Meditation can also be a guided experience. Before my cancer surgeries I listened many times to a meditation by Belleruth Naparstek.** It was designed to prepare a person for a successful surgery. She talks the listener through slowing their breathing and seeing themselves in a safe place with someone who loves them. As part of this meditation, she guides listeners through a process of visualizing the coming surgery. During this guided meditation I watched myself being wheeled into surgery where a loving and skillful team of professionals cared for me and where all goes exceptionally well. On several occasions these meditations led to significant spiritual encounters. On one occasion in the silence of meditation I saw myself on a deserted beach with Jesus. I felt completely safe, fully loved, filled with joy in this scene. And then, as I sat with Jesus and he reviewed with me the images of my upcoming surgery, I felt a growing ease and confidence and even gratitude about it all.
One of the most powerful things that I experienced during these guided meditations was an image of Jesus present with me in the operating room. He stood at the foot of the bed and gently placed a hand on my ankle.
It was an image I had seen previously—not in a scene about an anticipated surgery, but in a long forgotten scene of abuse from my childhood. This vision came to me several times during the years of remembering and healing from childhood trauma. Often when I would sit still, slow my breathing and invite God to show me whatever God chose to show me, I would see images of the abuse I experienced during childhood. I would sometimes see myself as a child being hurt, and all the while Jesus was there, with his hand on my ankle. Through the touch of his hand I could feel an energy unlike anything I had ever felt. It was, I concluded, the life giving energy of pure love. It would fill my heart and mind and body. Like an internal baptism, it cleansed me and strengthened me and healed me.
The experience of those moments was transformational. I came to know that God’s love, as expressed in Jesus, is far greater and more powerful than all the hate and harm I had experienced. I came to know that God’s love is far greater and far more powerful than all the hate and harm in the world.
I came to know that we can receive this pure, powerful love. We can be baptized with this love, we can be filled with this love.
It was love that healed me from the fear and shame I carried as a result of being hurt as a child. Love that flowed into me in many forms. Sometimes in the form of healing energy from the touch of Jesus’ hand.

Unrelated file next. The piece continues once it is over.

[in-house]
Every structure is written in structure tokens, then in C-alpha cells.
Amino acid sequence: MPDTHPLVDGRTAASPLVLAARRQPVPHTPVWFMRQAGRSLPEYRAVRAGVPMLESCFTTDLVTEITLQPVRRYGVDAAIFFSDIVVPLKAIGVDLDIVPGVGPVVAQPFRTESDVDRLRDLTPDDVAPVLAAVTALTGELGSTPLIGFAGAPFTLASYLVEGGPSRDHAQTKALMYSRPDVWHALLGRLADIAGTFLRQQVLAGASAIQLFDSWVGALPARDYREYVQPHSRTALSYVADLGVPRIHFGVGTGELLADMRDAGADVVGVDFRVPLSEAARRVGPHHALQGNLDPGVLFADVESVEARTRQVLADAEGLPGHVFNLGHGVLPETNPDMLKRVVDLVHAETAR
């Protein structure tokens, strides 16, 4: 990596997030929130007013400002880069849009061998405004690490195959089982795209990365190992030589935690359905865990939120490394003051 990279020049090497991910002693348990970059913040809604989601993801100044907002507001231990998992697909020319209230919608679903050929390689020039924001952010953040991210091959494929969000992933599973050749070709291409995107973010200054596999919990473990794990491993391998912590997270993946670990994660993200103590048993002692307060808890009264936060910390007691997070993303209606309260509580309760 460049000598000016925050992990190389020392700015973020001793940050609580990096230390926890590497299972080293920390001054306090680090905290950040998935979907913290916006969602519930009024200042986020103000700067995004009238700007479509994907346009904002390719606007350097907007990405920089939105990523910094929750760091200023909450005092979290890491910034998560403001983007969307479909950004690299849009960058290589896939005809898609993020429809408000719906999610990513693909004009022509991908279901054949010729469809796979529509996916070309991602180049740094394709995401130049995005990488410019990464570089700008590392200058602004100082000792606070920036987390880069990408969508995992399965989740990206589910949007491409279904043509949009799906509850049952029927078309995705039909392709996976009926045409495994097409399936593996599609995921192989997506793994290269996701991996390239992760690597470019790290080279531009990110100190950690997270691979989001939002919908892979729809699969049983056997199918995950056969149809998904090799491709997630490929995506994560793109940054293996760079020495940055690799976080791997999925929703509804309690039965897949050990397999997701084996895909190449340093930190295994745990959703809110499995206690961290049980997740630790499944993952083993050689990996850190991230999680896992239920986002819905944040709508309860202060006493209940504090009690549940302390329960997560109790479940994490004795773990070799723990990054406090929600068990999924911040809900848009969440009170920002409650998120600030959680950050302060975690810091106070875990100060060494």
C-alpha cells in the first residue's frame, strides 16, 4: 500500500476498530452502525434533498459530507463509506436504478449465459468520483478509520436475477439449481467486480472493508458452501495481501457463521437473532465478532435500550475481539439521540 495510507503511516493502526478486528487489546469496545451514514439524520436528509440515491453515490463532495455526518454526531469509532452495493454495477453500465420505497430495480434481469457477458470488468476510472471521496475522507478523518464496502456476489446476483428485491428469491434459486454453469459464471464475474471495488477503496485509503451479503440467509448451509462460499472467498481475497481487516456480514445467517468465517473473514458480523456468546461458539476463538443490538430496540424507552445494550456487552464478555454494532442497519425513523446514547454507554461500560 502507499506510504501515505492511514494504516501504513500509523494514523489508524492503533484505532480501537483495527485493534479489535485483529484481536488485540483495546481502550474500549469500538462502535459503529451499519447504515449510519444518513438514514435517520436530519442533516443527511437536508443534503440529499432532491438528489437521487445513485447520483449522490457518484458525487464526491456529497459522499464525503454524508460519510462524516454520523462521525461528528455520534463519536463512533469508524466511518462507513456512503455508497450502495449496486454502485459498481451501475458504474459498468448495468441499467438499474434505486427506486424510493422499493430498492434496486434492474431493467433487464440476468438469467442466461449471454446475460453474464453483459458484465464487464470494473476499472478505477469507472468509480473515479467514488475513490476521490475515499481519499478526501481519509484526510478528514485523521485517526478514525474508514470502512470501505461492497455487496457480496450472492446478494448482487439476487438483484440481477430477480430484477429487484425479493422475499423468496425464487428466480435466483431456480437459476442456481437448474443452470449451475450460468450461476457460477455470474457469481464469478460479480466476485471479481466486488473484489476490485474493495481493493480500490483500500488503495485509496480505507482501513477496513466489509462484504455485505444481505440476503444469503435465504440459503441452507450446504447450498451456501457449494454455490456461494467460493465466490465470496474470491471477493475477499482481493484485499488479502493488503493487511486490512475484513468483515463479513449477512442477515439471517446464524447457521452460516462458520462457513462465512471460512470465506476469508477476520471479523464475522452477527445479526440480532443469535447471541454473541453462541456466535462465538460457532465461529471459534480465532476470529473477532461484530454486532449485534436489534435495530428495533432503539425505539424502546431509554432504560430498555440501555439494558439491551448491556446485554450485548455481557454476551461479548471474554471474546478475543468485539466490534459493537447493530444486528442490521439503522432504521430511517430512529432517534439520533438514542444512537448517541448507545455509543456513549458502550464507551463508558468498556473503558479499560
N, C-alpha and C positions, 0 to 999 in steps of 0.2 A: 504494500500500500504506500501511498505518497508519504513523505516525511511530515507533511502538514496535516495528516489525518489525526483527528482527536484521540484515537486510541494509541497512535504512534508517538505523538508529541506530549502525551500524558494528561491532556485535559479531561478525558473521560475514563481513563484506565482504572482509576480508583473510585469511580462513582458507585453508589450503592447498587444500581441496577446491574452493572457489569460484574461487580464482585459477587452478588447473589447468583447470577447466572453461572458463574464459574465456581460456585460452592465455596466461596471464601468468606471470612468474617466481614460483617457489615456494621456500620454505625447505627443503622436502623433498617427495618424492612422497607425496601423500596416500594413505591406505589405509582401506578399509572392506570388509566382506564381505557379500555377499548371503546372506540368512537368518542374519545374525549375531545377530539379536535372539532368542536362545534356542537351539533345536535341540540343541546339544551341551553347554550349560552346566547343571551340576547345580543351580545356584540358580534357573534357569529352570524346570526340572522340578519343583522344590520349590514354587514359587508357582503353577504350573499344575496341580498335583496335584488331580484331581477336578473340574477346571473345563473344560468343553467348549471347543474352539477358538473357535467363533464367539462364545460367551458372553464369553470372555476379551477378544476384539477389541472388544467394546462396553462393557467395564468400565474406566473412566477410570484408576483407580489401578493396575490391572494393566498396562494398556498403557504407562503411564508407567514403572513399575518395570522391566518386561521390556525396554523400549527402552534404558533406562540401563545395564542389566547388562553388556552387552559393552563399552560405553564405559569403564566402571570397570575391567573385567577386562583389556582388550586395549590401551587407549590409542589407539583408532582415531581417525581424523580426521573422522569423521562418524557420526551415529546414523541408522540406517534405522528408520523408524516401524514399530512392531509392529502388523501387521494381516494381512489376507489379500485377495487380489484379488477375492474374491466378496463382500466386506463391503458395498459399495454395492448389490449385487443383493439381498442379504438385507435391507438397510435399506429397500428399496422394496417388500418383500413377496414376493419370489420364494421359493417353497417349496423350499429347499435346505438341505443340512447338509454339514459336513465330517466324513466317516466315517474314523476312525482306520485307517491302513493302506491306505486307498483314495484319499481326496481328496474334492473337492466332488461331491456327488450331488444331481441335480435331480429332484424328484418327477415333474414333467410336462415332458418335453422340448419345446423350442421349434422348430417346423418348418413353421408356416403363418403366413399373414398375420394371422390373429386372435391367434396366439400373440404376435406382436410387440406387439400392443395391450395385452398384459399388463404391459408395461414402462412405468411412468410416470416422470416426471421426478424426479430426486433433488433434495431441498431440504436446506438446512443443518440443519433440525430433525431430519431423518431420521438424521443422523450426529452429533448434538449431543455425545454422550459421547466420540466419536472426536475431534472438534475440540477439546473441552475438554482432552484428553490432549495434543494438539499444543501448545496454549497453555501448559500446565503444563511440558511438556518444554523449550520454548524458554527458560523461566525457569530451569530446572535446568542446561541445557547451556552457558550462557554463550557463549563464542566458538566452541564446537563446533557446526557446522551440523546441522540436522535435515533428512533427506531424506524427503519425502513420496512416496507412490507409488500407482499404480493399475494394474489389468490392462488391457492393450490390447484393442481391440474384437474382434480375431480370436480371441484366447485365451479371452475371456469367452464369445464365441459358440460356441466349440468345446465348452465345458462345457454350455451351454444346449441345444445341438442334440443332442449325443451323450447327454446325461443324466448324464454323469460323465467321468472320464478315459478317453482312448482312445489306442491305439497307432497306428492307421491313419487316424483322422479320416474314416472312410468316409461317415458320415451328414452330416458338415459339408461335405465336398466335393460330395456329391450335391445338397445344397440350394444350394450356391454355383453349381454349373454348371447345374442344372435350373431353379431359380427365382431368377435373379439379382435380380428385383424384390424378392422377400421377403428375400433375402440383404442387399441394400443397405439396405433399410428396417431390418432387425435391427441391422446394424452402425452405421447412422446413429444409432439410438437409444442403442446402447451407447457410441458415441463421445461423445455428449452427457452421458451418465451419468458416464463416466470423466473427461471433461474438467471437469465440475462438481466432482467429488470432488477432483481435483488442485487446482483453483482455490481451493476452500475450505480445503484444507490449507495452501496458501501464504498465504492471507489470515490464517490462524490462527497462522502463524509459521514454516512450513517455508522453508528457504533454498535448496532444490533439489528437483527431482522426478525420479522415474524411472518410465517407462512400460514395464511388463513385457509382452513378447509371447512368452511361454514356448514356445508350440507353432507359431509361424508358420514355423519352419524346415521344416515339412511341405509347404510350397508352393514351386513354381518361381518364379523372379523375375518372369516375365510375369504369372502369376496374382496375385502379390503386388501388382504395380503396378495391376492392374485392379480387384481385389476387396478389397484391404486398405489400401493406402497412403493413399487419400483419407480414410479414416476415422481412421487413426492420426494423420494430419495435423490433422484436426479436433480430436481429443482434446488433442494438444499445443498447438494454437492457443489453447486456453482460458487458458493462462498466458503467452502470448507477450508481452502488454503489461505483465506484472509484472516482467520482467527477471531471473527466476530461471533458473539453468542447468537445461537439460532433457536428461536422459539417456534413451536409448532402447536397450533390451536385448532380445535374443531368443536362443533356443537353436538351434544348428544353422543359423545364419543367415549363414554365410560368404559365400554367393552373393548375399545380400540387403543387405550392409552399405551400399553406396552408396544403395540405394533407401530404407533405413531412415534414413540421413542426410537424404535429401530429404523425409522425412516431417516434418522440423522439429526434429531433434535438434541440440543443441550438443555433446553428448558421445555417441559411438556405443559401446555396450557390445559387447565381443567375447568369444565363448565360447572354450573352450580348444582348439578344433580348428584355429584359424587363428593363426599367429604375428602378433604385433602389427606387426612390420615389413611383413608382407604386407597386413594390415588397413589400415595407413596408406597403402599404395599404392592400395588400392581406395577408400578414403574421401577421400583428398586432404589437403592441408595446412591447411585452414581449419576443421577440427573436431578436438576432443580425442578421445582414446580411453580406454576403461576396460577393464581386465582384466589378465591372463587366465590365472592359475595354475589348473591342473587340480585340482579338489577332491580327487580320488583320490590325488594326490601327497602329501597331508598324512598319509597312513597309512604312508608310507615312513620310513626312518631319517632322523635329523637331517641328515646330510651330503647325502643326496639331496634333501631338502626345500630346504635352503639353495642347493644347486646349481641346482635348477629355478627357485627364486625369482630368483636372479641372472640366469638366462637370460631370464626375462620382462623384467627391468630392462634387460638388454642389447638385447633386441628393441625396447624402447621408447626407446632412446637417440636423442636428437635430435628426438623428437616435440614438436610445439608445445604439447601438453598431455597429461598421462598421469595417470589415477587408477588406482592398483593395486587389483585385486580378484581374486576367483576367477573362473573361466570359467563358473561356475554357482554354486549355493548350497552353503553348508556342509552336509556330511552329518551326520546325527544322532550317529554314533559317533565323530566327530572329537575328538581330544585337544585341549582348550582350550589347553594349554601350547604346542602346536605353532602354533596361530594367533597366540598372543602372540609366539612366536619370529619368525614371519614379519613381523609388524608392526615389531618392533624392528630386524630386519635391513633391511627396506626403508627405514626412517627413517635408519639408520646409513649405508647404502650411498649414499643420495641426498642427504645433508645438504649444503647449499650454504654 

And now, here it was again. That touch. That life giving love-energy coming from Jesus’ hand and filling me as I envisioned myself in surgery. I felt the gentleness of this love, the warm light of it, the life giving power of it again as I meditated.
Sometimes meditation, whether guided or not, leads to these kinds of sacred encounters, but sometimes meditation leads to other kinds of sacred encounters. Sometimes when I meditate, I encounter silence. There are times for me when that silence feels like a great void and I am aware of my great longing for God. Over time I have come to see that this, too, is a sacred experience. Sometimes the silence feels like the very presence of God.
We do not need to control our experience as we meditate. Rather, we can be open to accept whatever experience comes as the gift we are being given at the moment. In meditation we learn to listen to our own hearts and our own spirits, but we also open ourselves to the voice and the presence of God.
Bring your anxious, distressed mind and body into a place of quiet stillness. And let yourself be blessed.
When you don’t know what to do…meditate.
Questions for reflection and discussion
1. What experiences have you had with meditation?
2. Let yourself practice meditating. Sit comfortably supported, take a few easy breaths, invite God to help you quiet your mind and body and to rest in God’s presence. Choose a word that reflects some aspect of God’s character and gently bring your mind back to this word each time you are distracted. Allow yourself to relax into God’s love for you.
* Thomas Merton, Contemplative Prayer (New York. N.Y.: Image Books, 1969), 29-30.
** Belleruth Naparstek, Successful Surgery – Health Journey. Available at www.healthjourneys.com.